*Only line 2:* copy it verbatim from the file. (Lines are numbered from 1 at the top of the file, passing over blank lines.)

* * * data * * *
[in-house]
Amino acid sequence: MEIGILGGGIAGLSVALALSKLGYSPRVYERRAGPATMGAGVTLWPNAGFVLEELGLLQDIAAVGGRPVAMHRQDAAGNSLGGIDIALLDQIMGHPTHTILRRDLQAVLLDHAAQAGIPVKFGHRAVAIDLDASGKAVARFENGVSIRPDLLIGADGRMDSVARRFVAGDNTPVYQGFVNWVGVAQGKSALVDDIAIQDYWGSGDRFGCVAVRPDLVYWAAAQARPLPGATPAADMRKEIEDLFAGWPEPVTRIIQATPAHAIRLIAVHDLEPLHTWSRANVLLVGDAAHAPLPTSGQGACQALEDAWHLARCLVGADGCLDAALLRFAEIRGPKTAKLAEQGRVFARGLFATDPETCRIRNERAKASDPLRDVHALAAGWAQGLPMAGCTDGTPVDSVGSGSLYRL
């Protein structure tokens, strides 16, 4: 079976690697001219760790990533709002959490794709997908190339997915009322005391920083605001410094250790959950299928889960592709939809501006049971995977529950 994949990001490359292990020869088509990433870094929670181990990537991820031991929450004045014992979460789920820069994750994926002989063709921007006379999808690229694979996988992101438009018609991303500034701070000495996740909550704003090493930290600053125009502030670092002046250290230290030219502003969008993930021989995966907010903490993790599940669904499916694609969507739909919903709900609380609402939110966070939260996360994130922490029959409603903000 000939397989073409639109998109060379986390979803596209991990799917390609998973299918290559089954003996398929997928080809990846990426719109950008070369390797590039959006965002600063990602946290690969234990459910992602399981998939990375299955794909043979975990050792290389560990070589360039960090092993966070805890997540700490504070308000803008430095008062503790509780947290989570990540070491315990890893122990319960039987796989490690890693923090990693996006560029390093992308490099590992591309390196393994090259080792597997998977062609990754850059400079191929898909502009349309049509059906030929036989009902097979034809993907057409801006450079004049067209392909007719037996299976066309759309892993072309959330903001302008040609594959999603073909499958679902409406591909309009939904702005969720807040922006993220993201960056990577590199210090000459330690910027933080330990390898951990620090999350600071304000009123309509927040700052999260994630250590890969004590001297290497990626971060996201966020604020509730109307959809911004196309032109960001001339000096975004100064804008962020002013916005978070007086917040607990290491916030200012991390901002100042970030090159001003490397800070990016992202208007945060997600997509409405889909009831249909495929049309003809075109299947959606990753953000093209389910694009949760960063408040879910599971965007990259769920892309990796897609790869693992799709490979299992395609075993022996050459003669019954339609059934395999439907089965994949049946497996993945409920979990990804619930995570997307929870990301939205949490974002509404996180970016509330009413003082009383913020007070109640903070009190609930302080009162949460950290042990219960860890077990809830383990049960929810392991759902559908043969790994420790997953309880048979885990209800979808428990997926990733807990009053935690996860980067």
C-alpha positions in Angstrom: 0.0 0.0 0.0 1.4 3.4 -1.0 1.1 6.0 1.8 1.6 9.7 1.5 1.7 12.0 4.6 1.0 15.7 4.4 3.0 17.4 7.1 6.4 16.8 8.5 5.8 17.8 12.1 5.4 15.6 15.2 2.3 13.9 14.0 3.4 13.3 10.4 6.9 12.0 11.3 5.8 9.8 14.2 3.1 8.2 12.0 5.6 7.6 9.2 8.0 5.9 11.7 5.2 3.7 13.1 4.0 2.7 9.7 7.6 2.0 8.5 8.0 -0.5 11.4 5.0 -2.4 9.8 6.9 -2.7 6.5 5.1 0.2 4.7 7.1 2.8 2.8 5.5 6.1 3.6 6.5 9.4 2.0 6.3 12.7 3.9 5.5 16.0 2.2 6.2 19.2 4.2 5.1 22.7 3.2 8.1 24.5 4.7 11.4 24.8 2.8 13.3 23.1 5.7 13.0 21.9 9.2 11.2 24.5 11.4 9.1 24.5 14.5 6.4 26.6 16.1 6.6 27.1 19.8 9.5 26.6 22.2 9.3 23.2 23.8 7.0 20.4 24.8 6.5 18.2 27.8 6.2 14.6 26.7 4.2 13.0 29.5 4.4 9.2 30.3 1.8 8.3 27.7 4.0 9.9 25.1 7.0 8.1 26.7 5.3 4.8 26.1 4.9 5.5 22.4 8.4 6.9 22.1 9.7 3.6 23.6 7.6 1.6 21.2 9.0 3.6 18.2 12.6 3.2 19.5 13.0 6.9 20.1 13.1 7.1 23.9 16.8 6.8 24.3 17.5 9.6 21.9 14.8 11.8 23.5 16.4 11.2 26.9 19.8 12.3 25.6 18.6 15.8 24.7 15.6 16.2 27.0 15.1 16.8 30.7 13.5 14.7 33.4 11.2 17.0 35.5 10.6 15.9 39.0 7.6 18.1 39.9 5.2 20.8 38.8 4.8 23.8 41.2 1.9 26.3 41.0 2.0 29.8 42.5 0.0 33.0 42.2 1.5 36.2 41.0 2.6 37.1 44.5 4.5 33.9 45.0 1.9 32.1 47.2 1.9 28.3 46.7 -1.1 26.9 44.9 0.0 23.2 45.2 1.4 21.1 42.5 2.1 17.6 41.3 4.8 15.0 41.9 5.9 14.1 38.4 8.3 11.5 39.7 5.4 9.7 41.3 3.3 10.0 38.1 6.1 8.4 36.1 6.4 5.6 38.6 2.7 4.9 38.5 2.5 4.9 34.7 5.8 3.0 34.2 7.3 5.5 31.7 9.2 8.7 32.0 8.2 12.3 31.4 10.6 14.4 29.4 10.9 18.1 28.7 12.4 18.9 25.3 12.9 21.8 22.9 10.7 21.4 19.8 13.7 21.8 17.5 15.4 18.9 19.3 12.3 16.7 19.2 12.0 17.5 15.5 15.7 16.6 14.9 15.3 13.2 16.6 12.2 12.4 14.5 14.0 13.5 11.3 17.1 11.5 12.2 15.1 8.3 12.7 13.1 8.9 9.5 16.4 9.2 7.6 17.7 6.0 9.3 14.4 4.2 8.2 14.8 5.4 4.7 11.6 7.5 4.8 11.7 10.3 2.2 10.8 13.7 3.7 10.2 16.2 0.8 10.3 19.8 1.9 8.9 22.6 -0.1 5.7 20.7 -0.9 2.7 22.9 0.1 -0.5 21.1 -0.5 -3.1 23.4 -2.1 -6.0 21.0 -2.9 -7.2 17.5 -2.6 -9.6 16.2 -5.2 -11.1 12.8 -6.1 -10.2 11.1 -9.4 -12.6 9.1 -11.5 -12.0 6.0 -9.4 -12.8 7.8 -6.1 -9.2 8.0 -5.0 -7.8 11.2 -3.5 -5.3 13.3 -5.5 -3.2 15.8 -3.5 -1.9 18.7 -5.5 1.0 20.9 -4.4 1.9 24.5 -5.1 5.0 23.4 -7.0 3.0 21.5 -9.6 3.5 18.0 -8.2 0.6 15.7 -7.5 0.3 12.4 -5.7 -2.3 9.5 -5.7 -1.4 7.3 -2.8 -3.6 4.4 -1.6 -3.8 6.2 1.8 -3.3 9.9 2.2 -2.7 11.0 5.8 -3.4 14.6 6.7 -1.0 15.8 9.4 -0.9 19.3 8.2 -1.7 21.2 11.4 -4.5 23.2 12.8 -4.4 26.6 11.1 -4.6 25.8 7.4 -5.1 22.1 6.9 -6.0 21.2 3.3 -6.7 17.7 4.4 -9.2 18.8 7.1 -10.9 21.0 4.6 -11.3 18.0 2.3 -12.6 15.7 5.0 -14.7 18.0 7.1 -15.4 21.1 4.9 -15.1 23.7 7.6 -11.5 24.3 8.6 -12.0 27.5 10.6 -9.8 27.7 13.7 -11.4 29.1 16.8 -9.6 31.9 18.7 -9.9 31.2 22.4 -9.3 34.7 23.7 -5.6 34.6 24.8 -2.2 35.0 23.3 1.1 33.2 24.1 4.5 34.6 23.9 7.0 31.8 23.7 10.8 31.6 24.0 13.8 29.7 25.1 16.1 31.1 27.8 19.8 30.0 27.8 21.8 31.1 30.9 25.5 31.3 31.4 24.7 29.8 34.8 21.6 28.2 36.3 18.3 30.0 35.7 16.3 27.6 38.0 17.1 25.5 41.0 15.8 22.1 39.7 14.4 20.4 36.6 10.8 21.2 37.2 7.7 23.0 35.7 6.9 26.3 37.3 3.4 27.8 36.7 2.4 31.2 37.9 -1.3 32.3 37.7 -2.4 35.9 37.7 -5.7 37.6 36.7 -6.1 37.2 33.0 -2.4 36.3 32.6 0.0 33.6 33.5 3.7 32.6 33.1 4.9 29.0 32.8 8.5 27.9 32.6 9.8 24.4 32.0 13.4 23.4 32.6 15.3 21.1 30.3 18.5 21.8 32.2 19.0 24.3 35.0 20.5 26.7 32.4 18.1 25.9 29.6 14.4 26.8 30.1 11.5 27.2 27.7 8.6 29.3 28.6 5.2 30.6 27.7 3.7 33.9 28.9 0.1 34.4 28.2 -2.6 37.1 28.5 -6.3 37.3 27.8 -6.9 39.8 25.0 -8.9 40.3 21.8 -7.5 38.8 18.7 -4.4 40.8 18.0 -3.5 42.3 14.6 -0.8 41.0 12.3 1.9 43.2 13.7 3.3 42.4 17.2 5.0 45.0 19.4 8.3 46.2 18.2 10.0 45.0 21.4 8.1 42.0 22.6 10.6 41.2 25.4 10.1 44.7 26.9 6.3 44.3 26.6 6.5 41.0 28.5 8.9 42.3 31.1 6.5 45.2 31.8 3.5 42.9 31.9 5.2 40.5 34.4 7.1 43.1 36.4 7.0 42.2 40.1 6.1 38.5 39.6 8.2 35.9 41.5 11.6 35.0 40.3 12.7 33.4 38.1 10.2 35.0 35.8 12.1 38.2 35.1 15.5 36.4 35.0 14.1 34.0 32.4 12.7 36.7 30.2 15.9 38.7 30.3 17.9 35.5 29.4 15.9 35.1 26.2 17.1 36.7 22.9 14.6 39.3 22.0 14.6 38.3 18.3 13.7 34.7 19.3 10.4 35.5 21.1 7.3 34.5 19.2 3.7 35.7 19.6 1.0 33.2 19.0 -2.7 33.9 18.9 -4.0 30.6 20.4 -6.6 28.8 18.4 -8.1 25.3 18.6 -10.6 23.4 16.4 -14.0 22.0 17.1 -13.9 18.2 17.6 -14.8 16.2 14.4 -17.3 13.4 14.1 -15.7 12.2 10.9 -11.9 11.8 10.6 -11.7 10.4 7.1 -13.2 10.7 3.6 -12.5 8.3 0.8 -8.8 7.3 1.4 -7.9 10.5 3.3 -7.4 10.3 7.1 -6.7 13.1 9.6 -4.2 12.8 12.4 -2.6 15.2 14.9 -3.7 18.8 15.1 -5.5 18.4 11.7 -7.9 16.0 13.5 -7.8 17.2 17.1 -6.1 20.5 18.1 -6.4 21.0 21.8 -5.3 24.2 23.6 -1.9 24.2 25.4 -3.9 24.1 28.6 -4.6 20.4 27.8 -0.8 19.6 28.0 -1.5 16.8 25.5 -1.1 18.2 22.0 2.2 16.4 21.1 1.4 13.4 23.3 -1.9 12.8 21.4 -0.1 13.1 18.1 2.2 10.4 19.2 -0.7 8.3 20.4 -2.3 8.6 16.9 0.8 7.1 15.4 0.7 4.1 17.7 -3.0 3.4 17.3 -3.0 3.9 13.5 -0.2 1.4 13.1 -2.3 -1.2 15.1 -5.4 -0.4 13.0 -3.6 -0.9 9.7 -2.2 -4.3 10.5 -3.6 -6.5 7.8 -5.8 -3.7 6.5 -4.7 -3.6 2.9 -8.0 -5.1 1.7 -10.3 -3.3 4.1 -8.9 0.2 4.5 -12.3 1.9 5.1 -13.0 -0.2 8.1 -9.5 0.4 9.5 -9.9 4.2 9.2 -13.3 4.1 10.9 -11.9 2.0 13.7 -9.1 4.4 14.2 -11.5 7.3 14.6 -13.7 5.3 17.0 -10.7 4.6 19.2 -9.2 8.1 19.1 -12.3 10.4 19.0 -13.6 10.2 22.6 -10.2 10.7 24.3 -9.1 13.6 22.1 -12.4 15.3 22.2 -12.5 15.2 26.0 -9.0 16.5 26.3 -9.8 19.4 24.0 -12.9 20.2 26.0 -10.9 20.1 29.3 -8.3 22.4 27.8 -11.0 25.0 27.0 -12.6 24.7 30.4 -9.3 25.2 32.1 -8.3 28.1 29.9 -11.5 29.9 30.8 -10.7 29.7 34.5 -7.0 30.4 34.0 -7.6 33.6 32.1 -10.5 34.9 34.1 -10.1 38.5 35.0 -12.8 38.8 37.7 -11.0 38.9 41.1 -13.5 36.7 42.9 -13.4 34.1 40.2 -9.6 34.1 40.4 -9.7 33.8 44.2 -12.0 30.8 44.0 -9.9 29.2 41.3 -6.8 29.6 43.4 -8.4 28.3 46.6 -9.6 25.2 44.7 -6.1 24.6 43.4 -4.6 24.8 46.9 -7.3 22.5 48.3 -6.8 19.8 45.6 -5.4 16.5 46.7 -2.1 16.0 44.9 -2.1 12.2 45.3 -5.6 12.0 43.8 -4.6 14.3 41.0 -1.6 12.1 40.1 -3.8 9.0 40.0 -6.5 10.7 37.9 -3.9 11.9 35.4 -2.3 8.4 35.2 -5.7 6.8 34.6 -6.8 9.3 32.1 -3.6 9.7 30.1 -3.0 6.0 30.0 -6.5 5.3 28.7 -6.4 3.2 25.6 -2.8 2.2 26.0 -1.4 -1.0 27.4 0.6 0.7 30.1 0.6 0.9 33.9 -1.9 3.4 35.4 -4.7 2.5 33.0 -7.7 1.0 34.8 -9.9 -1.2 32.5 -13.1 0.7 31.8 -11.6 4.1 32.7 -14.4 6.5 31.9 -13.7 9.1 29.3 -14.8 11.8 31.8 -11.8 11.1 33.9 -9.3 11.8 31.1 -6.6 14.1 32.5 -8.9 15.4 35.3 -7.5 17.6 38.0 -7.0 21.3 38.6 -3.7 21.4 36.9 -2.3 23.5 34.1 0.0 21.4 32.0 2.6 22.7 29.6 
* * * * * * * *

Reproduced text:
Amino acid sequence: MEIGILGGGIAGLSVALALSKLGYSPRVYERRAGPATMGAGVTLWPNAGFVLEELGLLQDIAAVGGRPVAMHRQDAAGNSLGGIDIALLDQIMGHPTHTILRRDLQAVLLDHAAQAGIPVKFGHRAVAIDLDASGKAVARFENGVSIRPDLLIGADGRMDSVARRFVAGDNTPVYQGFVNWVGVAQGKSALVDDIAIQDYWGSGDRFGCVAVRPDLVYWAAAQARPLPGATPAADMRKEIEDLFAGWPEPVTRIIQATPAHAIRLIAVHDLEPLHTWSRANVLLVGDAAHAPLPTSGQGACQALEDAWHLARCLVGADGCLDAALLRFAEIRGPKTAKLAEQGRVFARGLFATDPETCRIRNERAKASDPLRDVHALAAGWAQGLPMAGCTDGTPVDSVGSGSLYRL